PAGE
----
What is leading to our debt problem?

Sep 3 17:15 2007 Luke Ashworth Print This Article

A new report has suggested that people in the UK are running up large debts on credit cards because they are not prepared to meet unexpected bills.

Research from Abbey shows that Britons spent £48.7 billion on unexpected bills in the last year and that 79 per cent of people admitted that they had not budgeted for these unexpected costs.

Unplanned building work,Guest Posting unexpected taxes, bills and fees, and forgotten birthdays and weddings all contributed to financial difficulties.

Typically, unexpected bills and costs amount to £1,375 each time, putting people in the position where they have to use their savings or go into debt just to meet the costs.

Of those surveyed, 37 per cent said that they used savings to meet their unplanned financial costs while a further 37 per cent put the debt on their credit card and 13 per cent went into their overdraft.

While it may sometimes be hard to know what bills life is going to throw at you, you can prepare for the unexpected through building up a buffer savings fund and drawing up an over-estimated budget plan.

Most experts will recommend that you build up a fund of at least three months salary in an instant access cash account.

Recent figures from Credit Action showed that the total amount of personal debt in the UK topped £1.3 trillion by the end of April with UK consumers borrowing more and saving less in the first quarter of this year.

Consumers took out almost 15 billion pounds worth of secured and unsecured debt in the first three months of 2007, that’s almost 100 million pounds more than in the previous three months.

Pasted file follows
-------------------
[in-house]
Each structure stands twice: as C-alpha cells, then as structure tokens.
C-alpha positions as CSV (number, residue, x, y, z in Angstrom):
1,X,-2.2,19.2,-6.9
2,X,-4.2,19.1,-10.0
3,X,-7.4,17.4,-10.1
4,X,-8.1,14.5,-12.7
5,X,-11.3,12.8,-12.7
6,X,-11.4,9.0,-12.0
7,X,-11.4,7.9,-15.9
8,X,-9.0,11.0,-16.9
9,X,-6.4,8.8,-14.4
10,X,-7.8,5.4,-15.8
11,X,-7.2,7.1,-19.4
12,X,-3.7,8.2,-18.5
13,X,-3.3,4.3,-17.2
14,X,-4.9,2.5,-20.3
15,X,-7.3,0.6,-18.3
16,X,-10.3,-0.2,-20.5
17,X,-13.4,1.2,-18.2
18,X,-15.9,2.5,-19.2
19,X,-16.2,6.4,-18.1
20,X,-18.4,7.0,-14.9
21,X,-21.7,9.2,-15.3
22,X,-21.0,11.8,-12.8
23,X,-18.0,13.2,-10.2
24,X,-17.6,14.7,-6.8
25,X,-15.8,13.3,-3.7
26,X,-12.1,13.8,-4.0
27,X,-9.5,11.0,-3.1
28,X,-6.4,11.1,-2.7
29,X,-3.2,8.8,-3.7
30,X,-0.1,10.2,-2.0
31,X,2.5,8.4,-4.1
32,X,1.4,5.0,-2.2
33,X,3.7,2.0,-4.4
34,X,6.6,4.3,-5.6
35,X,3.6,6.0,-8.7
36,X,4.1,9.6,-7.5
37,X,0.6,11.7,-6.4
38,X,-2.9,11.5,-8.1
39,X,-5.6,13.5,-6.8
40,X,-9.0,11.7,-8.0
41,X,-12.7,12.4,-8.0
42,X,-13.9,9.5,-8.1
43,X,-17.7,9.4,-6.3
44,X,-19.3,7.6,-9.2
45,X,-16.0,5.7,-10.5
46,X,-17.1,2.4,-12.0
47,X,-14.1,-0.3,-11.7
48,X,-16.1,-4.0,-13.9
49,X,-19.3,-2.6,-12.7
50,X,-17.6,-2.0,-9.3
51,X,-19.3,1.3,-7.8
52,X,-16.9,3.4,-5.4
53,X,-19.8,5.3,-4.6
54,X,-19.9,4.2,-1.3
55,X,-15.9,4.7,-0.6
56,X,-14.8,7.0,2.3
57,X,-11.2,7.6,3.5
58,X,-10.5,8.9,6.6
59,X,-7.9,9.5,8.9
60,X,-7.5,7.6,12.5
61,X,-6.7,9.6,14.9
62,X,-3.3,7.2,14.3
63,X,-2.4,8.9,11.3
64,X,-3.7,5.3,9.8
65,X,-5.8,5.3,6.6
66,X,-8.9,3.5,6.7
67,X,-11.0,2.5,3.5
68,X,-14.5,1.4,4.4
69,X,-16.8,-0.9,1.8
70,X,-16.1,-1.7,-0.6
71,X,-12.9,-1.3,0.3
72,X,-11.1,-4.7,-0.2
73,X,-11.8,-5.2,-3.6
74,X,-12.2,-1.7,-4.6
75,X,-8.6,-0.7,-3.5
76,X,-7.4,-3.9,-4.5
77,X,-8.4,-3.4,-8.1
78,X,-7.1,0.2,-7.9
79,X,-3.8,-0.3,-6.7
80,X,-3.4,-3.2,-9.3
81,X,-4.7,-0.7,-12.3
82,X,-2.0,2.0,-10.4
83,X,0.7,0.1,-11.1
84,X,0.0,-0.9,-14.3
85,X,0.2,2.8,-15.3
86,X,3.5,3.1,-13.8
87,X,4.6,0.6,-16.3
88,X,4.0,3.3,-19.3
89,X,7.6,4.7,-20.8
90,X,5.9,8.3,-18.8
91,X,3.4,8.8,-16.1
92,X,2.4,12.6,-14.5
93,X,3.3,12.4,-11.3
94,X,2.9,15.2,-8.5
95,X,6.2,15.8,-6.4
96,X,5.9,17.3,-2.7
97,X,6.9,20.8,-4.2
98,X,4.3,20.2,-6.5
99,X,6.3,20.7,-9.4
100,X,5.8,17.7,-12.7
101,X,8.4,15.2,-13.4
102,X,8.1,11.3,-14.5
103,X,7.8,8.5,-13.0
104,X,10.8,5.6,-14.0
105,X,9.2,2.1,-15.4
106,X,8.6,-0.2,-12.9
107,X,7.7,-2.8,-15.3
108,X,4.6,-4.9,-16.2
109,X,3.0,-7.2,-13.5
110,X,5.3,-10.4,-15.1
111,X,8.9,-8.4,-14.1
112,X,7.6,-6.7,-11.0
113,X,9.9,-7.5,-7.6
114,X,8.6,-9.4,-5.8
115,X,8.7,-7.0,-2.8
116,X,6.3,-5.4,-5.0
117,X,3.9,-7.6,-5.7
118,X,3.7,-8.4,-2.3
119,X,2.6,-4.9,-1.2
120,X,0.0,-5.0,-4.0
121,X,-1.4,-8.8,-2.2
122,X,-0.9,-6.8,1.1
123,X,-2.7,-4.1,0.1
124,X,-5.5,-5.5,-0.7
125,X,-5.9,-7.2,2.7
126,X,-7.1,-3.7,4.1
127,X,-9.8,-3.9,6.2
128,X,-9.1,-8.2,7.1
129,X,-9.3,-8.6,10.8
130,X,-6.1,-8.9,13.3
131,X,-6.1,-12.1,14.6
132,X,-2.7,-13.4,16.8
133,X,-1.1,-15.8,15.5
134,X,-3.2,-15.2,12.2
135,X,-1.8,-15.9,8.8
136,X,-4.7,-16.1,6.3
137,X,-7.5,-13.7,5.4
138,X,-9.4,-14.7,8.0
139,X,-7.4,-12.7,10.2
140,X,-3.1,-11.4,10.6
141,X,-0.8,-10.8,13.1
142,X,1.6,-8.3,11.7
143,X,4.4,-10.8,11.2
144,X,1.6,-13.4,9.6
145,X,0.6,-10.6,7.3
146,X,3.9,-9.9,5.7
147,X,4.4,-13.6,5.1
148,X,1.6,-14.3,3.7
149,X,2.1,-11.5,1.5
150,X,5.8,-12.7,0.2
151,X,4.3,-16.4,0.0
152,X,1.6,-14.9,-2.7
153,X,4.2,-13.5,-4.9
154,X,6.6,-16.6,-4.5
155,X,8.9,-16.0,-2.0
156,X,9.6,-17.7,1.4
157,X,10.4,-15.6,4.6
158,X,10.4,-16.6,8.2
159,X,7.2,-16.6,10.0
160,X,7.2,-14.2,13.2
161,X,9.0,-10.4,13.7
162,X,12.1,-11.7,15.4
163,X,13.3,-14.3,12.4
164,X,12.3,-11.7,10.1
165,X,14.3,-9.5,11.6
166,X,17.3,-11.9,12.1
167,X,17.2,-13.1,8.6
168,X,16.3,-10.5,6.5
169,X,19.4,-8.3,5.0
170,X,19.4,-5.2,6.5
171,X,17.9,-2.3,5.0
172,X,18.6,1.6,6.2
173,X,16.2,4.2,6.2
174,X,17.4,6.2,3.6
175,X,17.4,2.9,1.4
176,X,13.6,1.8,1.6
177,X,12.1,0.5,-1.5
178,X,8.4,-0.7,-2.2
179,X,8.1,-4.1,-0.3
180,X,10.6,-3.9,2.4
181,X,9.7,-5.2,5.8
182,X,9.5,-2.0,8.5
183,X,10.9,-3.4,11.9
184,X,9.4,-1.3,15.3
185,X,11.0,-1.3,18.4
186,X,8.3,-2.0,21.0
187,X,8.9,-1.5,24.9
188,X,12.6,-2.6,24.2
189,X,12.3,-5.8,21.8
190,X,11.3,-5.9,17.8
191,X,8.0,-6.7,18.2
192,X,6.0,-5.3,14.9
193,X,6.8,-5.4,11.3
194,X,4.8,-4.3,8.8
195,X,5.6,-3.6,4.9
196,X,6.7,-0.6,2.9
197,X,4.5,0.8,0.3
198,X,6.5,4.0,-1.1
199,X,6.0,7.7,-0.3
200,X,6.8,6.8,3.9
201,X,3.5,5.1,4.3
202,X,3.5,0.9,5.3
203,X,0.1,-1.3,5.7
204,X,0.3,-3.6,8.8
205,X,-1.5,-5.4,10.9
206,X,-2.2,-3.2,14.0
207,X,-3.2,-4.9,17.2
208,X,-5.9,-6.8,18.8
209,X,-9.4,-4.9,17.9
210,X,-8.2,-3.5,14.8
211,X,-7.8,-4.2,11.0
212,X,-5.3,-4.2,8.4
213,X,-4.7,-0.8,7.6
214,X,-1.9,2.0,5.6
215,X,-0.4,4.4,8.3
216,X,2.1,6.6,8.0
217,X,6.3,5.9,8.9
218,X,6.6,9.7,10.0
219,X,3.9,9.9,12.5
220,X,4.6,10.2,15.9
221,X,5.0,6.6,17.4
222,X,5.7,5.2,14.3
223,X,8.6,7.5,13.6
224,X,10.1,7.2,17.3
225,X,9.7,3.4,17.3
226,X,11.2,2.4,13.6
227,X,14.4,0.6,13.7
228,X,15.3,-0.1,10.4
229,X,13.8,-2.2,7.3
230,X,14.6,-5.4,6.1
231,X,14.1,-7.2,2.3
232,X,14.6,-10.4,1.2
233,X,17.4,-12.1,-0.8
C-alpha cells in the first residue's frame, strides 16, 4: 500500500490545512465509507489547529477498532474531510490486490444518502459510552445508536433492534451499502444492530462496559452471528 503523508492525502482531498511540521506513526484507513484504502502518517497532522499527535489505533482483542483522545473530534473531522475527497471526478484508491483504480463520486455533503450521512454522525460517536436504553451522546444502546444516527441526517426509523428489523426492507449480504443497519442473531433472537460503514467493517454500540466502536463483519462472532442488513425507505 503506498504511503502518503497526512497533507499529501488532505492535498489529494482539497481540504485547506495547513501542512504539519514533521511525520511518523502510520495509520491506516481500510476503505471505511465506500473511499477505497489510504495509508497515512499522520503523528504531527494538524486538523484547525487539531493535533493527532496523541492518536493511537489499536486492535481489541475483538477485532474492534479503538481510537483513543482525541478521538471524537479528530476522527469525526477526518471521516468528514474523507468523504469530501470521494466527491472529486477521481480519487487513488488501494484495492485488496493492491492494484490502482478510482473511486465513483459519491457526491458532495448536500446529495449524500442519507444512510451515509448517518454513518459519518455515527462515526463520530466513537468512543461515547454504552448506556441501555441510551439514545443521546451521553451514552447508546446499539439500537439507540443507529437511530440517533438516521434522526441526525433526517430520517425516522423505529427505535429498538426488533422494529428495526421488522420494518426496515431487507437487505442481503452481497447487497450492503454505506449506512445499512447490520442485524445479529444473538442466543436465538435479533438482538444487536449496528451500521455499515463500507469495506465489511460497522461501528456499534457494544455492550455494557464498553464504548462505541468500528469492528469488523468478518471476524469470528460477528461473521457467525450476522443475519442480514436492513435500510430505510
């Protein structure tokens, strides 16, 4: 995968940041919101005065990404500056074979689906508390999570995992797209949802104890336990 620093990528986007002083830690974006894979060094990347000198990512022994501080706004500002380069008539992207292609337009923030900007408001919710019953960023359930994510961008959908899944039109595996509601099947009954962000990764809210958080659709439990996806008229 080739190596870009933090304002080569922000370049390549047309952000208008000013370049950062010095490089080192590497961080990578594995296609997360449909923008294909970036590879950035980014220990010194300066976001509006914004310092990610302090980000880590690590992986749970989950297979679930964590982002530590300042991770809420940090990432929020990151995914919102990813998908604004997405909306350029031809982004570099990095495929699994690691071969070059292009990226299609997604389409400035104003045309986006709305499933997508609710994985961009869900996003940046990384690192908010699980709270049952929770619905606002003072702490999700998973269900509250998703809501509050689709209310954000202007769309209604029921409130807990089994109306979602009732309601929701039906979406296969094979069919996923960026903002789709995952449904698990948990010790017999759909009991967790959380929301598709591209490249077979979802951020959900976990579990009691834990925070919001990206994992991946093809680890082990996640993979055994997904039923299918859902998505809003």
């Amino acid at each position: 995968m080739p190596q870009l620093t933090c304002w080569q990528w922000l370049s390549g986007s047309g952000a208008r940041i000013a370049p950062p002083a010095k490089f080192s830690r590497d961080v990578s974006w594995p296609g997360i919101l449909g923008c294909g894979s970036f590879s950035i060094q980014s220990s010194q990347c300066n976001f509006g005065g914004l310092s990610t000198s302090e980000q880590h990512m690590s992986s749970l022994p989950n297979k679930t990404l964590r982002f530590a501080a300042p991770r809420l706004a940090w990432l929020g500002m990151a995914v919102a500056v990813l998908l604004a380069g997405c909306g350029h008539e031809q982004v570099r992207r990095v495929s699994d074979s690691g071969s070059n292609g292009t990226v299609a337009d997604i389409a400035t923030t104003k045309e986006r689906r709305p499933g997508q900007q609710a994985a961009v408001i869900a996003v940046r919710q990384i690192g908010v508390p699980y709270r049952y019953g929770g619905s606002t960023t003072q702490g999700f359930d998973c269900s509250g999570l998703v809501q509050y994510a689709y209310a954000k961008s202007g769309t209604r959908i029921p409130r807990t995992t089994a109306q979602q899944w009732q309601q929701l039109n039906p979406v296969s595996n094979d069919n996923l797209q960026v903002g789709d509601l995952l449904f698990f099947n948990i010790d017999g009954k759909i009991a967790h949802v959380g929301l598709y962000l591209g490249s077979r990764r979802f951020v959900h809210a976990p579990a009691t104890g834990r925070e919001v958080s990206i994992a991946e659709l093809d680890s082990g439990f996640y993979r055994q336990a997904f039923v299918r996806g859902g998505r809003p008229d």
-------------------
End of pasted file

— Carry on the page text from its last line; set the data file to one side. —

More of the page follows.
The ratio between how much consumers are borrowing, not including mortgages, and how much they are saving has now climbed to 41 pence borrowed for every pound saved.

That compares to 35 pence in the previous quarter and an average of 36 pence for 2006.

Personal debt in the UK continues to rise for a number of reasons and all the conscientious effort being made on saving money is being undone by continued increasing usage of credit cards, loans and overdrafts.

Further research has also shown that only 49 per cent of people are saving enough for their later years and 24 per cent are not saving at all.

Women, the self-employed and people in debt are among those least likely to be on track for a comfortable retirement as Britons have amassed a record personal debt mountain of more than a trillion pounds after interest rates hit a 48-year low of 3.5 per cent in 2003.

As the cost of borrowing has started to climb again, there doesn’t seem to be any relief or easy way out of debt, especially as most Britons see debt as a way of life. The best way to remain financially sound is to only enter in debt if it is absolutely necessary, not just for a holiday or that new car. We also need to go back to basics and start drawing up a savings plan and a budget to stick to in order to avoid unexpected costs or bills.    

This article was written on the 27th June 2007.

This article does not represent ‘financial advice’ as each persons individual requirements will be unique to their needs. If there is something in the article which you which to rely on then please check those details with any person from whom you purchase a term life policy at the time of purchase.

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Luke Ashworth
Luke Ashworth

Luke Ashworth writes for Trapped.co.uk, offering views on debt management, visit http://www.trapped.co.uk/ today for debt advice and IVA plans.

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